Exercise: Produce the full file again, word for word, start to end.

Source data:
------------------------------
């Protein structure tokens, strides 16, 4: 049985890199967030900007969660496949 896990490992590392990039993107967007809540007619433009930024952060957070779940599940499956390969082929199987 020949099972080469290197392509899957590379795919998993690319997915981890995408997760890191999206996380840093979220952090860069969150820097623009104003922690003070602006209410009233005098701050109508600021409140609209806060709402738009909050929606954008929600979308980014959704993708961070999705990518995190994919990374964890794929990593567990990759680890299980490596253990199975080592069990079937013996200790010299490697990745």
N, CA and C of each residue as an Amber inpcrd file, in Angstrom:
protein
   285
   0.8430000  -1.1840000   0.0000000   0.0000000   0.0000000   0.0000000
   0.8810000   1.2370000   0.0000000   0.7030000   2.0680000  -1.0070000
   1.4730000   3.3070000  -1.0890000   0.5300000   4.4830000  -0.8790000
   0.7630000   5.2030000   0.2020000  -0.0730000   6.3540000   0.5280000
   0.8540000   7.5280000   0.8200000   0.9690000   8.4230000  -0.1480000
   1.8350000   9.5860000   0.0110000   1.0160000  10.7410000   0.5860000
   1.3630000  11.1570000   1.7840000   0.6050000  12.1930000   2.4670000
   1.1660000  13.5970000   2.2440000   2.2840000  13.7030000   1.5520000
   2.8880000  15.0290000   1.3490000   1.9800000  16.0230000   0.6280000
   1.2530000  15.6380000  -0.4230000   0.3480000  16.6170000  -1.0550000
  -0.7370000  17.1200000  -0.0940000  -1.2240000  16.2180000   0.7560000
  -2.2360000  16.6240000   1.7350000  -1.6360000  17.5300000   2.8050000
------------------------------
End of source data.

């Protein structure tokens, strides 16, 4: 049985890199967030900007969660496949 896990490992590392990039993107967007809540007619433009930024952060957070779940599940499956390969082929199987 020949099972080469290197392509899957590379795919998993690319997915981890995408997760890191999206996380840093979220952090860069969150820097623009104003922690003070602006209410009233005098701050109508600021409140609209806060709402738009909050929606954008929600979308980014959704993708961070999705990518995190994919990374964890794929990593567990990759680890299980490596253990199975080592069990079937013996200790010299490697990745």
N, CA and C of each residue as an Amber inpcrd file, in Angstrom:
protein
   285
   0.8430000  -1.1840000   0.0000000   0.0000000   0.0000000   0.0000000
   0.8810000   1.2370000   0.0000000   0.7030000   2.0680000  -1.0070000
   1.4730000   3.3070000  -1.0890000   0.5300000   4.4830000  -0.8790000
   0.7630000   5.2030000   0.2020000  -0.0730000   6.3540000   0.5280000
   0.8540000   7.5280000   0.8200000   0.9690000   8.4230000  -0.1480000
   1.8350000   9.5860000   0.0110000   1.0160000  10.7410000   0.5860000
   1.3630000  11.1570000   1.7840000   0.6050000  12.1930000   2.4670000
   1.1660000  13.5970000   2.2440000   2.2840000  13.7030000   1.5520000
   2.8880000  15.0290000   1.3490000   1.9800000  16.0230000   0.6280000
   1.2530000  15.6380000  -0.4230000   0.3480000  16.6170000  -1.0550000
  -0.7370000  17.1200000  -0.0940000  -1.2240000  16.2180000   0.7560000
  -2.2360000  16.6240000   1.7350000  -1.6360000  17.5300000   2.8050000